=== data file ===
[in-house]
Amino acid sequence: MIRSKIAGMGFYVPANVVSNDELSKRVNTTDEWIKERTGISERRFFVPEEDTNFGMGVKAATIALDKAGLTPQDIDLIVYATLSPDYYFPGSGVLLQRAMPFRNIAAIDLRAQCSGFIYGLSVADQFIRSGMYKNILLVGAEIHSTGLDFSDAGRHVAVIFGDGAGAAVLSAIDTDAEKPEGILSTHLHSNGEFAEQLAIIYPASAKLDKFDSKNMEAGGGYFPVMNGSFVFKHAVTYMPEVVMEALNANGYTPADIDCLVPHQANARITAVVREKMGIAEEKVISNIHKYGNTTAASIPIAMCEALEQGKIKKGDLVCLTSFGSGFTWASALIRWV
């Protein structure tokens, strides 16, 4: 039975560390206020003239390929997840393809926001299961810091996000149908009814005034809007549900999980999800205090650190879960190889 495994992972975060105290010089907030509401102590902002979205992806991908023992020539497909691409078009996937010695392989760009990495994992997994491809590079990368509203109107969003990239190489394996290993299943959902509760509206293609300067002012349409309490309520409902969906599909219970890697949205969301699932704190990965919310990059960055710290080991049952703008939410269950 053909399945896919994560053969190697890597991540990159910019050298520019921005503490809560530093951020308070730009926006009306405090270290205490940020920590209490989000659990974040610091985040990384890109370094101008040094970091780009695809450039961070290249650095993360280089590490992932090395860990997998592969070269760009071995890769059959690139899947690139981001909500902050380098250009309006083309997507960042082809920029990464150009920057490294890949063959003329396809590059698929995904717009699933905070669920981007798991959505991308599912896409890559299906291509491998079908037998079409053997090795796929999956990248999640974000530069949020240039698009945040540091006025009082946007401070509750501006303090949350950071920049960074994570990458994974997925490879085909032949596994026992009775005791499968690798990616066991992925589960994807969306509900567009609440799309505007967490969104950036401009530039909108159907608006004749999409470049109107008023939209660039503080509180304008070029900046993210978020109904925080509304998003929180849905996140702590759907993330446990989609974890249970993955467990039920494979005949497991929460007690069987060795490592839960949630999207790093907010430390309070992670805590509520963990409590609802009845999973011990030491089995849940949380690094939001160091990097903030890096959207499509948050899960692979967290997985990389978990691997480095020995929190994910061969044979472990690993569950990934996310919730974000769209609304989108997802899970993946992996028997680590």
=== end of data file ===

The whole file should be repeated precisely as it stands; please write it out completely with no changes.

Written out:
[in-house]
Amino acid sequence: MIRSKIAGMGFYVPANVVSNDELSKRVNTTDEWIKERTGISERRFFVPEEDTNFGMGVKAATIALDKAGLTPQDIDLIVYATLSPDYYFPGSGVLLQRAMPFRNIAAIDLRAQCSGFIYGLSVADQFIRSGMYKNILLVGAEIHSTGLDFSDAGRHVAVIFGDGAGAAVLSAIDTDAEKPEGILSTHLHSNGEFAEQLAIIYPASAKLDKFDSKNMEAGGGYFPVMNGSFVFKHAVTYMPEVVMEALNANGYTPADIDCLVPHQANARITAVVREKMGIAEEKVISNIHKYGNTTAASIPIAMCEALEQGKIKKGDLVCLTSFGSGFTWASALIRWV
């Protein structure tokens, strides 16, 4: 039975560390206020003239390929997840393809926001299961810091996000149908009814005034809007549900999980999800205090650190879960190889 495994992972975060105290010089907030509401102590902002979205992806991908023992020539497909691409078009996937010695392989760009990495994992997994491809590079990368509203109107969003990239190489394996290993299943959902509760509206293609300067002012349409309490309520409902969906599909219970890697949205969301699932704190990965919310990059960055710290080991049952703008939410269950 053909399945896919994560053969190697890597991540990159910019050298520019921005503490809560530093951020308070730009926006009306405090270290205490940020920590209490989000659990974040610091985040990384890109370094101008040094970091780009695809450039961070290249650095993360280089590490992932090395860990997998592969070269760009071995890769059959690139899947690139981001909500902050380098250009309006083309997507960042082809920029990464150009920057490294890949063959003329396809590059698929995904717009699933905070669920981007798991959505991308599912896409890559299906291509491998079908037998079409053997090795796929999956990248999640974000530069949020240039698009945040540091006025009082946007401070509750501006303090949350950071920049960074994570990458994974997925490879085909032949596994026992009775005791499968690798990616066991992925589960994807969306509900567009609440799309505007967490969104950036401009530039909108159907608006004749999409470049109107008023939209660039503080509180304008070029900046993210978020109904925080509304998003929180849905996140702590759907993330446990989609974890249970993955467990039920494979005949497991929460007690069987060795490592839960949630999207790093907010430390309070992670805590509520963990409590609802009845999973011990030491089995849940949380690094939001160091990097903030890096959207499509948050899960692979967290997985990389978990691997480095020995929190994910061969044979472990690993569950990934996310919730974000769209609304989108997802899970993946992996028997680590």